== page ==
Responsive Design with Custom PropertiesLea demonstrates using custom properties to simplify responsive design with three different strategies. These reduce the amount of overrides needed, making the code more maintainable.
ColorsLea discusses using custom properties in regard to color including creating hue based aliases, color variations with custom properties, and using clamp() to ensure readability of the resulting brightness. Storing multiple color components in the same variable and storing multiple variations in the same component is also covered in this segment.
Colors ExerciseStudents are instructed to modify the CSS so that the stronger migraines are more red and lighter ones are more yellow. Migraines without an intensity should be set to blue.
Colors SolutionLea walks through the solution to the colors exercise.
Color: Present and FutureLea provides a brief summary of the color section so far and discusses the possible future of custom properties and colors including custom properties to store color and functions that manipulation colors. A brief discussion on the color-mix function is also covered in this segment.
Transitions & AnimationsLea demonstrates using a custom cubic-bezier function to add a bounce animation to an image, CSS variables in @keyframes, animating gradients, and how to blur on hover with backdrop-filter. Without using @property to register them, custom properties can trigger transitions but do not interpolate by default.
Numbers, Strings, and Images
Numbers, Lengths, & Variable ValuesLea provides an example of what happens when trying to abstract dimensions into a variable, discusses that variable values cannot contain parts of tokens, and what are considered tokens. Valid and invalid syntax examples, how to create single property mixins, and a recommended practice when using variable values are also provided in this segment.
Number TogglesLea demonstrates toggling between numerical values using 0/1 toggles which act like boolean values encoded into CSS. Using the newly implemented number toggles with media queries to set the webpage to dark mode is demonstrated in this segment.
Range MappingLea demonstrates that the same formula as the previously discussed number toggles work for entire 0 - 1 ranges, as it's actually the linear interpolation formula.
Numeric Range ExerciseStudents are instructed to create a variable that controls both the position of the radial gradient and position of the text shadow.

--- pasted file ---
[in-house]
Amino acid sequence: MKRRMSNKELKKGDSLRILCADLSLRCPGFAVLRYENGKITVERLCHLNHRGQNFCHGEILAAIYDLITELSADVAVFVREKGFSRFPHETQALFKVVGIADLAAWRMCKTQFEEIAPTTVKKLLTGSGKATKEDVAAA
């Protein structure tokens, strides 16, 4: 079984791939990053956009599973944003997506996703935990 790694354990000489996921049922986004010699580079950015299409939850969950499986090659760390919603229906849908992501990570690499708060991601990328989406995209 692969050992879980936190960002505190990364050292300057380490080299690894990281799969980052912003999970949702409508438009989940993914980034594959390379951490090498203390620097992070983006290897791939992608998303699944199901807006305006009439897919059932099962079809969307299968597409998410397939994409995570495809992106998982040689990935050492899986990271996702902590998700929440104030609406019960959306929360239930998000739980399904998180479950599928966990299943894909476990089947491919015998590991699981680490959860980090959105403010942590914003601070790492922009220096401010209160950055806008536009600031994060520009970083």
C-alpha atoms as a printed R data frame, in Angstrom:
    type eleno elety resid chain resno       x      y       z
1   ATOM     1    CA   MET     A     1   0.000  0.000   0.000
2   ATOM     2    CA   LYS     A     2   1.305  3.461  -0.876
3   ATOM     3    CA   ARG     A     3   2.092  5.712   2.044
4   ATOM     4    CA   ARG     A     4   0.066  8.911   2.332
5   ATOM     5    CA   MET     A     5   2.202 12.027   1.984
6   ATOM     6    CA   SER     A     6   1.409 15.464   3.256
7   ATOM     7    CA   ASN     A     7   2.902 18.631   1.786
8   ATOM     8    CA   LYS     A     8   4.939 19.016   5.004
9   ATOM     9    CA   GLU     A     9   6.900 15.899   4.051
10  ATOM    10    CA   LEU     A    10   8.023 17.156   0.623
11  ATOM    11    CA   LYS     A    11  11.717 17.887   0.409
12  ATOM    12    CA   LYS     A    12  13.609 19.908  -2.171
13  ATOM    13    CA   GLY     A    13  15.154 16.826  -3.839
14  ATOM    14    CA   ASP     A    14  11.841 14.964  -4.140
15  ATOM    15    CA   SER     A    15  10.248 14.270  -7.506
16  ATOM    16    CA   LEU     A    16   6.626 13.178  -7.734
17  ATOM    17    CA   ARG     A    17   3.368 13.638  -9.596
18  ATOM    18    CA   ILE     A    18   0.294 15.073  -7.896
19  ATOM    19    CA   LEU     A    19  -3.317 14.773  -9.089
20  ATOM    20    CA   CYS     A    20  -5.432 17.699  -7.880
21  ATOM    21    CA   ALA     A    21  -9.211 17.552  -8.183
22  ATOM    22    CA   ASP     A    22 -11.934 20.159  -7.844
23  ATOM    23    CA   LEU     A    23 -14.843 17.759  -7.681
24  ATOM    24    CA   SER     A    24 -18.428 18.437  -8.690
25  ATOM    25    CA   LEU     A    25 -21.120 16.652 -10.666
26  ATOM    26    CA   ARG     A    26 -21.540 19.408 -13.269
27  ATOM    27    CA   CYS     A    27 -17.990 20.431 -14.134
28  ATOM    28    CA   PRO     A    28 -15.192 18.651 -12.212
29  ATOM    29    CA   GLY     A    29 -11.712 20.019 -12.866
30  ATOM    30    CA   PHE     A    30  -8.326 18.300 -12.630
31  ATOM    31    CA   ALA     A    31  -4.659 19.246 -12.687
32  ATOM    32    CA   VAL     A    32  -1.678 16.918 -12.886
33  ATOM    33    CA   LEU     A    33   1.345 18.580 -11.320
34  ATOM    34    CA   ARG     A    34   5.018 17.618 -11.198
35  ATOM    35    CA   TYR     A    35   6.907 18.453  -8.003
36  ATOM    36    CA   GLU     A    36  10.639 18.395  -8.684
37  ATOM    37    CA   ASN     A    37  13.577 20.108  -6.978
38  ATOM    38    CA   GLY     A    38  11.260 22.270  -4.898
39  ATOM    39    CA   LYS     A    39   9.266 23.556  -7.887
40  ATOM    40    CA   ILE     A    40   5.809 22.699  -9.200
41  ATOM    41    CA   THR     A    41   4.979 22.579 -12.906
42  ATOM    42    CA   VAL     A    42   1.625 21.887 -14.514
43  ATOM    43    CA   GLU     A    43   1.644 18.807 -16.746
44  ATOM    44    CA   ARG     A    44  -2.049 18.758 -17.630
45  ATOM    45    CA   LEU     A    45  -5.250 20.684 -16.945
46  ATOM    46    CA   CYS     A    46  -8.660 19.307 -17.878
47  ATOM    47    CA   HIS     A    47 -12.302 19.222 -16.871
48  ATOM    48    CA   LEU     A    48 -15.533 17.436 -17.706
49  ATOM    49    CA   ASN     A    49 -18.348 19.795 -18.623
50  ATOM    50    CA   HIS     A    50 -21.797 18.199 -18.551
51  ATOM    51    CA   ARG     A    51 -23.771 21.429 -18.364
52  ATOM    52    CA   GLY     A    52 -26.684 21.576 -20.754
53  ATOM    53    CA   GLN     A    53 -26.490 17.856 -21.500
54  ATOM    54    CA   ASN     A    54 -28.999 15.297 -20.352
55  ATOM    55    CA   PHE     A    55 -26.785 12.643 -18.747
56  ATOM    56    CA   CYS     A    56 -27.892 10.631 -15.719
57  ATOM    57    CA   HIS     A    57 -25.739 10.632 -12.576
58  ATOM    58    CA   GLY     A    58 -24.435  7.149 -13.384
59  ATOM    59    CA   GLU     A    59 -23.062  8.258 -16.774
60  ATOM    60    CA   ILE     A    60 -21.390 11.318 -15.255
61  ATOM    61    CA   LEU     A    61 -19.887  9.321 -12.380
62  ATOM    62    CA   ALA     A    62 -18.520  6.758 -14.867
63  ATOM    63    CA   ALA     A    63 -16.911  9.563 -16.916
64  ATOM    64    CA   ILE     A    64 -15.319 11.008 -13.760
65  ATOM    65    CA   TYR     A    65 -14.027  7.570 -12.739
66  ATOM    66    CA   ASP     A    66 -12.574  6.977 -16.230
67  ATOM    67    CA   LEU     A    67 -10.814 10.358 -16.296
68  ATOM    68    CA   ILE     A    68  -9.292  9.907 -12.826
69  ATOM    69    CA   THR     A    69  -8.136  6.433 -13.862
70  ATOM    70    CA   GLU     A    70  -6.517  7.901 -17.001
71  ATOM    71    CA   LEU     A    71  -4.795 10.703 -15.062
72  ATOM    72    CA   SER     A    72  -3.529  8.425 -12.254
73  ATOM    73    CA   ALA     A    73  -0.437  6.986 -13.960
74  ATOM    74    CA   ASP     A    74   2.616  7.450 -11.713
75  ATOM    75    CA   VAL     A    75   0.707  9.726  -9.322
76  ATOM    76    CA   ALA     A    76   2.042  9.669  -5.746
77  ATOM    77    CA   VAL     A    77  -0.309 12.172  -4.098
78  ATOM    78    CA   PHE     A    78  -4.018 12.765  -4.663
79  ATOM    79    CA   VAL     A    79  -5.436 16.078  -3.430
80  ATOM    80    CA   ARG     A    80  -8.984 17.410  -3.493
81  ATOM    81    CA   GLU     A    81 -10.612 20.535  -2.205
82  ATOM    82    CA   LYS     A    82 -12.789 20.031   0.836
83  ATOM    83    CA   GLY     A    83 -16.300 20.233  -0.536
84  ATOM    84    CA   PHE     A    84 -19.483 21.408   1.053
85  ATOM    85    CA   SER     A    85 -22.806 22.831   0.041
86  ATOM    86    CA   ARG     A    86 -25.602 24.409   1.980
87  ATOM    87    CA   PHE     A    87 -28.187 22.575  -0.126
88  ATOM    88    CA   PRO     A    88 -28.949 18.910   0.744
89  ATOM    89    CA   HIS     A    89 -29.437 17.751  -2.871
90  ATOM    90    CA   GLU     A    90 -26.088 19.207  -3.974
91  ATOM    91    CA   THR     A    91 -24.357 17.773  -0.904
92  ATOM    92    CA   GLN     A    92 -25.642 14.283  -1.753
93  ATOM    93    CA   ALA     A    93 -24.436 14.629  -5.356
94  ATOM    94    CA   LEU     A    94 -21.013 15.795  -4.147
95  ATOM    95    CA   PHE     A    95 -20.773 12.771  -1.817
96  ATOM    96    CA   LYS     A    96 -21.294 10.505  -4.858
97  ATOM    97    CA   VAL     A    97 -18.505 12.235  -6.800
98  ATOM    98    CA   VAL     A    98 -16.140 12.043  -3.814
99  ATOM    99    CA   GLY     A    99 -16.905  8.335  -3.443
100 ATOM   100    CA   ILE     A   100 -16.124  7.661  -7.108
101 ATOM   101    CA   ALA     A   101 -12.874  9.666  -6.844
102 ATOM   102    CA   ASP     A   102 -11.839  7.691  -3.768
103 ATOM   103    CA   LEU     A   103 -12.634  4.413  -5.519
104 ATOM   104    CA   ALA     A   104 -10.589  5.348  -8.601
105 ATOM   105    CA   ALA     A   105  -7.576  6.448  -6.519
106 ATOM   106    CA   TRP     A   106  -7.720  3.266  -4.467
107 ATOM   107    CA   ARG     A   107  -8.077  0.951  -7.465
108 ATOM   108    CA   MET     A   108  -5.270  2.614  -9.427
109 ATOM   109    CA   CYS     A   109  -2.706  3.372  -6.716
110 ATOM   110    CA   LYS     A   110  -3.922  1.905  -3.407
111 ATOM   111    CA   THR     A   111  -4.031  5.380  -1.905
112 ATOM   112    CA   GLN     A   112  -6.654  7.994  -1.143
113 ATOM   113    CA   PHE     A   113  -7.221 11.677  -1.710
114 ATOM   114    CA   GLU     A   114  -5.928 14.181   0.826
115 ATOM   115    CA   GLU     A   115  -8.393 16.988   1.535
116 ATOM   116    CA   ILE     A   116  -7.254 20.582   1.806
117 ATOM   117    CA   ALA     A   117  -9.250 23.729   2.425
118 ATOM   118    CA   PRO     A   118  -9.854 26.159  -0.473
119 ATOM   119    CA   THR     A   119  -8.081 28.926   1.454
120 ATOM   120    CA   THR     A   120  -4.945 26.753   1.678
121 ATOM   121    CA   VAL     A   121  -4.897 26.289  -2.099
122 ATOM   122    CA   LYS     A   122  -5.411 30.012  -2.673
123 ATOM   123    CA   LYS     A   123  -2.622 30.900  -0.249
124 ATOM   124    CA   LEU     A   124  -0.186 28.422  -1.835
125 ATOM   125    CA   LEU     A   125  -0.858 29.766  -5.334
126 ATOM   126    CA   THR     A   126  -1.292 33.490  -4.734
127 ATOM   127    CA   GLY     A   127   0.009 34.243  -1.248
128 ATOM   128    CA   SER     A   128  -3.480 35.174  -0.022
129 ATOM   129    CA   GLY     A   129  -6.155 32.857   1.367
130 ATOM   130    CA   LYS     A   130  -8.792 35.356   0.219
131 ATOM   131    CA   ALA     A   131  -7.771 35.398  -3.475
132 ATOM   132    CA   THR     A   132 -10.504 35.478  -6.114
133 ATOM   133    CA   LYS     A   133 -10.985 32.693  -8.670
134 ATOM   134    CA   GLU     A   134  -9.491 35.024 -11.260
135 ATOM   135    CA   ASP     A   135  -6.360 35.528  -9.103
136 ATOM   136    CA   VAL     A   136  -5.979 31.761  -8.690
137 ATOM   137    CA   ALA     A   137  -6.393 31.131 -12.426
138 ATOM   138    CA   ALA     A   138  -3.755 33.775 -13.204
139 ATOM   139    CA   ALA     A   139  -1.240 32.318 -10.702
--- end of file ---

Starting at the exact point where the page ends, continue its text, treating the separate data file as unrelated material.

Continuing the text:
Numeric Range SolutionLea walks through the solution to the numeric range exercise and then adds a keyframes animation which utilizes the newly created custom property.
General Linear Range MappingLea discusses a more generalized formula for range mapping, revisits the migraine log with the new generalized formula, and provides the Codepen that inspired the spotlight example. Range mapping allows for one variable to control multiple things.
Strings & Numbers in StringsLea discusses some of the caveats with strings in relation to custom properties, how to display a number through the generated content, and how to convert numbers to integers. Only integers can be converted to strings via counter-reset which in turn will allow them to be accepted by content.
ImagesLea walks through the process of trying to make custom properties to control which images are shown, a CSS limitation and bug, and how relative URLs resolve. Student questions regarding if preprocessors could help with the CSS bug and if there is a way to set the URL as part of the HTML are also covered in this segment. Currently the is no available way to concatenate strings into a URL in CSS.
Dynamic Button Ripple Effect ExerciseStudents are instructed to use the provided code as a starting point to draw a "ripple effect" on the Hello button, similar to that of Material Design.
Dynamic Button Ripple Effect SolutionLea walks through the solution to the dynamic button ripple effect exercise. A brief discussion on performance is also provided in this segment.
Heading Typing EffectLea walks through emulating typing using two keyframes animations and a dynamic content length and passing element content length. Since this typing effect has dynamic content length it can be applied to any heading needed without customizing inline styles.
Dynamic ScrollbarLea demonstrates implementing a percentage based scroll variable in combination with a scroll event listener to create a scroll progress bar.